Sonnet on Swallowing

Bailey Cohen


1.         I was crawling through                 your window.

2.         My grandmother, now a tender red, gulps
        down a scattering of vegetables         as I peer at her, wide-
        eyed, through small tears        in a corn husk.

3.         Together, we swayed  through the rain, listening to small comets  
        of cloudburst shatter
        against themselves. I watched her like she was an old movie, melting.

4.         My eyes had been redacted by the sunlight tiptoeing through the blinds
        in your old bedroom.         
                               O, how we glistened
        on the hardwood,                                      my back an arc
        small enough                                         for only your hand
to fit under.              O, how I miss                     your clamber.

5.          The waves, her ashes, a timeless            cliché. Is it too cruel
        to kiss you       on this beach?        To love you
        for all of her beauty?

6.         Carried ashore by a procession of water, a whale lies comfortably
        dead on sand warmer         than its body. We cut it to see
        what it has become.         We shine a light into the cave
        of its stomach                 to find what we have buried.

7.         Unsurprisingly, I, too, long      to be swallowed.

8.         Unflinchingly, I, too, offer       to be opened.

9.         Not swallowing,       it seems, is a type of swallowing.

10.        Do not do with that knife         what you are going to do.
        You will see that even when opened    I have nothing
        to hide, that I have eaten                everything that I have eaten

11.        It needs a burial, the great dead         & large thing. Its fins, useless
        as hands on an old lover,        thud against the damp clumps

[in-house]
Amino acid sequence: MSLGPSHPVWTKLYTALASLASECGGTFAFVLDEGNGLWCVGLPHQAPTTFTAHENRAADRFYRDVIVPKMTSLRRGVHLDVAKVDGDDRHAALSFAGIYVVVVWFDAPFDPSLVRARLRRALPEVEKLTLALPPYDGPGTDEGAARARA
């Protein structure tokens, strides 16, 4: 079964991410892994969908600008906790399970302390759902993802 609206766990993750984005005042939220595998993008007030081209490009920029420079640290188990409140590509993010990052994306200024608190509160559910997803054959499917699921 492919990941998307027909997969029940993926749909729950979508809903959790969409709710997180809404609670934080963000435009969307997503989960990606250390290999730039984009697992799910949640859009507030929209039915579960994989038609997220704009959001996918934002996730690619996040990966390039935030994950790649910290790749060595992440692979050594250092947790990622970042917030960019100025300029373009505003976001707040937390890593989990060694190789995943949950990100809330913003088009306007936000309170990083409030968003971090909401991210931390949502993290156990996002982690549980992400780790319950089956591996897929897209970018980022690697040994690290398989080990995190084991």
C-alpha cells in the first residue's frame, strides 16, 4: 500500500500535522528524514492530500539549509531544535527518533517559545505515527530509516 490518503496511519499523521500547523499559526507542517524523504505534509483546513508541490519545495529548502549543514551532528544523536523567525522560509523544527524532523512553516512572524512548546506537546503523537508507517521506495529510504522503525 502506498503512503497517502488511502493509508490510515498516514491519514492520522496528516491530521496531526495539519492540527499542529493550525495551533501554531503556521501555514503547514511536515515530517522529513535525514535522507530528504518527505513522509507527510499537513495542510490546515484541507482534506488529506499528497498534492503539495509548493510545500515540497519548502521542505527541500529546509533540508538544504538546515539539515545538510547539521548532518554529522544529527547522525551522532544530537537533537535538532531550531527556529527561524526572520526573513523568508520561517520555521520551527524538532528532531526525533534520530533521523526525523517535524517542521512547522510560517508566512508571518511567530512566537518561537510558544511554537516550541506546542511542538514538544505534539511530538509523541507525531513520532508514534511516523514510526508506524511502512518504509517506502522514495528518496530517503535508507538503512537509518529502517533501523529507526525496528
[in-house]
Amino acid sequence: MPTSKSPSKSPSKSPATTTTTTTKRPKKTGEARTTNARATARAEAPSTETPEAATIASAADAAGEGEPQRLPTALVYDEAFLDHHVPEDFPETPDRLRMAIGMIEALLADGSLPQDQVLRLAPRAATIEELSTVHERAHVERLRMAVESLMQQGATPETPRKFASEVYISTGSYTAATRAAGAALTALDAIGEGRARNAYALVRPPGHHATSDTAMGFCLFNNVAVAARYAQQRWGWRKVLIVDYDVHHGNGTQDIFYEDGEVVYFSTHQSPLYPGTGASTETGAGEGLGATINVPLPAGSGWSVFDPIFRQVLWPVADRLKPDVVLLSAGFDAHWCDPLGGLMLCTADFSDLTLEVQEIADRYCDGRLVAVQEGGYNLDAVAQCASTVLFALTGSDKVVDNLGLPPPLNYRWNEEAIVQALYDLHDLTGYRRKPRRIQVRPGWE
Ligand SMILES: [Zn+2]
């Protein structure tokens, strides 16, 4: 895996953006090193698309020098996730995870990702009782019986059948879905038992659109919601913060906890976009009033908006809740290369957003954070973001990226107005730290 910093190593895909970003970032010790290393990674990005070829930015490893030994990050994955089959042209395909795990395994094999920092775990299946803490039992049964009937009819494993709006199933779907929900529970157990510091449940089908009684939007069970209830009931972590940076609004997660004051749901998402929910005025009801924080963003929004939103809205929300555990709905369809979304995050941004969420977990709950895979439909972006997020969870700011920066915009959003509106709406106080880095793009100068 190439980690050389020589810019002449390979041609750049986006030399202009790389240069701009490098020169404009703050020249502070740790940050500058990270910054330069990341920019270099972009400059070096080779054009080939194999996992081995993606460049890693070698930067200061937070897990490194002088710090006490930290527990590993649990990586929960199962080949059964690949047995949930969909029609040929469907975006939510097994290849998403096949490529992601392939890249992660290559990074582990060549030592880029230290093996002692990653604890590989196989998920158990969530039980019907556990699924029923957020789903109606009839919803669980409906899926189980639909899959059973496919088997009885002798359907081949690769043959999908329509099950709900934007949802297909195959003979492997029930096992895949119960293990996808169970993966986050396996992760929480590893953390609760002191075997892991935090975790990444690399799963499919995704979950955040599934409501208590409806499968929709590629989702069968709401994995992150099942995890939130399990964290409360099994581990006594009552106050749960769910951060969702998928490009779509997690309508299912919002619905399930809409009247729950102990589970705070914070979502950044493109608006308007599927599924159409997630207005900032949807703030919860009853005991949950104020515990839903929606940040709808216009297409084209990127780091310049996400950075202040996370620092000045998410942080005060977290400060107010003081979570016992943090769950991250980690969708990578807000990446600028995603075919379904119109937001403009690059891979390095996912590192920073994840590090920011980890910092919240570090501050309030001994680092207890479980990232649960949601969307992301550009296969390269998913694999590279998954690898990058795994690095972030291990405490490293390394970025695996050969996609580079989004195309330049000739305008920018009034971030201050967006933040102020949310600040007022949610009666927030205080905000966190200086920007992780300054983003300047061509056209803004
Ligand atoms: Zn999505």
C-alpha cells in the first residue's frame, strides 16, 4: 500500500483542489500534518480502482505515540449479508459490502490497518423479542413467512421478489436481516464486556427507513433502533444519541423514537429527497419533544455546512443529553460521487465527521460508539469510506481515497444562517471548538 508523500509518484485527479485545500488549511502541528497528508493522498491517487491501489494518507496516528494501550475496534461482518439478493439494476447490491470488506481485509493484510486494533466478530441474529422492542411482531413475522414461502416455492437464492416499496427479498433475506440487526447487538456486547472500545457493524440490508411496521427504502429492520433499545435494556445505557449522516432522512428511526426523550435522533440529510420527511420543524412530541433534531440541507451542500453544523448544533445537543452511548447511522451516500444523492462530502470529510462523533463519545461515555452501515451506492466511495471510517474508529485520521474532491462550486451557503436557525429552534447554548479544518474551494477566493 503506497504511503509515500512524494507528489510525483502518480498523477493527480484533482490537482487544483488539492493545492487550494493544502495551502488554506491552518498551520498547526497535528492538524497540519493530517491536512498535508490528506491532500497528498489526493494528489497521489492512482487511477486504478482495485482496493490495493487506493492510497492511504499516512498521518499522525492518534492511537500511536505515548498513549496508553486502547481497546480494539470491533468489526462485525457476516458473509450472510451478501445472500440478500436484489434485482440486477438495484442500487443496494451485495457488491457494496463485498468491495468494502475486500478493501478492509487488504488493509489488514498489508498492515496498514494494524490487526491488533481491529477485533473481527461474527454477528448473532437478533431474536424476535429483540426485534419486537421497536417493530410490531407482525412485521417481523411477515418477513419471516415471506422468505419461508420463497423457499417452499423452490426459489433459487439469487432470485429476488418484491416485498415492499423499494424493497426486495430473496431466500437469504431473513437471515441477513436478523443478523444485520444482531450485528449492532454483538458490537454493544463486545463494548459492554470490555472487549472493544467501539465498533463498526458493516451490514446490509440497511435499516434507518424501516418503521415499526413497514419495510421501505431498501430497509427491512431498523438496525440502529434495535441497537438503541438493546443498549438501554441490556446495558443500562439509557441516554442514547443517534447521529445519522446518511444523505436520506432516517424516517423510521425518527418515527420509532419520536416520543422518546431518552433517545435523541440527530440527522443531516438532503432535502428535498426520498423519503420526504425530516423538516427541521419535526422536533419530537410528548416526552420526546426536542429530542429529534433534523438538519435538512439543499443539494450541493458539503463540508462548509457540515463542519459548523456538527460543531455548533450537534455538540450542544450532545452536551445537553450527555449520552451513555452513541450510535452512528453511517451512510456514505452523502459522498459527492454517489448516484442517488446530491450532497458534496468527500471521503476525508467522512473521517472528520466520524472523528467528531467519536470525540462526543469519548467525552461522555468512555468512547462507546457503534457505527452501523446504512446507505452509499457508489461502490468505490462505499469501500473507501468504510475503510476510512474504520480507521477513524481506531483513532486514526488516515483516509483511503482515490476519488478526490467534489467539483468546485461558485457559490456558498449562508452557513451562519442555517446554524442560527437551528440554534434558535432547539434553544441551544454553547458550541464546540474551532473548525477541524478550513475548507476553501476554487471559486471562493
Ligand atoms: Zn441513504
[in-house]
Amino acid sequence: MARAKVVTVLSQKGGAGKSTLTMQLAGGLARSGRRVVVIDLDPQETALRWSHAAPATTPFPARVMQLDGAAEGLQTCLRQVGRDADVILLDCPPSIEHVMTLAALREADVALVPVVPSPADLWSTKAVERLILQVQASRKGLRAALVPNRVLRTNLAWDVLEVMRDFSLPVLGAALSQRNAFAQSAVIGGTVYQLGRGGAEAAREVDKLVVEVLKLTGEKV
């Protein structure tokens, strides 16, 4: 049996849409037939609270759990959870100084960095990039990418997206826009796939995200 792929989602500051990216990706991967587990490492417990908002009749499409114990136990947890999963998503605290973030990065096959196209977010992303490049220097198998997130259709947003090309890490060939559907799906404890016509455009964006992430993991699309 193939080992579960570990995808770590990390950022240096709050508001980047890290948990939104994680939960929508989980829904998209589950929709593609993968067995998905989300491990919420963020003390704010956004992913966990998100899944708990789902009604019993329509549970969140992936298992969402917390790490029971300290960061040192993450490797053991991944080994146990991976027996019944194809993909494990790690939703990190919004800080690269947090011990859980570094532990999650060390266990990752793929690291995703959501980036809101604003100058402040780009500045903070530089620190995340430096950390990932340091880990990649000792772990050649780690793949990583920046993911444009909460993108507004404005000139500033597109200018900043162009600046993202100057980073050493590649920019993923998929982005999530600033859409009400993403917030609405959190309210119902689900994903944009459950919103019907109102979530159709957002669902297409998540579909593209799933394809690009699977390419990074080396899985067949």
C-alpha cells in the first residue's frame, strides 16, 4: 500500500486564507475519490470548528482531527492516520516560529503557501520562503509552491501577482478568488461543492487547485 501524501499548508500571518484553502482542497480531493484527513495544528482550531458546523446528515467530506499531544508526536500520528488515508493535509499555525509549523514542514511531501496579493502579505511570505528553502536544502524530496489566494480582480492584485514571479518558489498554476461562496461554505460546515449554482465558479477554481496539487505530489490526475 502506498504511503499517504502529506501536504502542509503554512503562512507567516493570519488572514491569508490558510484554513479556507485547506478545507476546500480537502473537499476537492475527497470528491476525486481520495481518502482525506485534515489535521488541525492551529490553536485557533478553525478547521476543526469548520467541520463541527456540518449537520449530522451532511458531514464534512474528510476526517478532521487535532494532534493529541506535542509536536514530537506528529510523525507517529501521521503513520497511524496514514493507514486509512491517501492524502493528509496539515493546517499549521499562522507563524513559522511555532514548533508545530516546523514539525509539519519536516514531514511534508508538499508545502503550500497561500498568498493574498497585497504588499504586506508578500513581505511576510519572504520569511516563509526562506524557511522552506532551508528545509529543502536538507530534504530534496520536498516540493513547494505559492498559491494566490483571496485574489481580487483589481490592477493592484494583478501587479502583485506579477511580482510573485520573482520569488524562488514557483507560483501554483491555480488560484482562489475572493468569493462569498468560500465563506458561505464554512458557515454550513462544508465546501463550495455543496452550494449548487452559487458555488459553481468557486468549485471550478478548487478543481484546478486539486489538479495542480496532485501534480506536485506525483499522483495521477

of stained white sand. How do you return        to ash
        that which, when set gently ablaze,    will explode
        with all the oil it drank                       & all the fat it once held?

12.        Are the ashes of my grandmother immune     to all the wreckage I have left
        in the water? Are they             at least defended?

13.        Is drowning more than just       a swallowing? Or is it an ignorance
        of all the air we refuse         to breathe? How loudly we pant,
        like a storm                 through a wind chime.

14.        I was falling                 through the window,
        my face marred                by small pieces of the sky.

        Woman, I left                 the door ajar.
        All you had to do                 was not make any noise.


Bailey Cohen is a queer Ecuadorian-American poet studying English and Politics at New York University. A finalist for the 2018 Boulevard Contest for Emerging Poets and the runner-up for the 2018 RR Laux / Millar Prize, he serves as a contributing writer for Frontier Poetry and the editor of Alegrarse: A Journal of Close Readings. Bailey has received a Best of the Net nomination and has poems in or forthcoming from Boulevard, Raleigh Review, The Shallow Ends, Glass: A Journal of Poetry, and more. He loves everyone Latinx.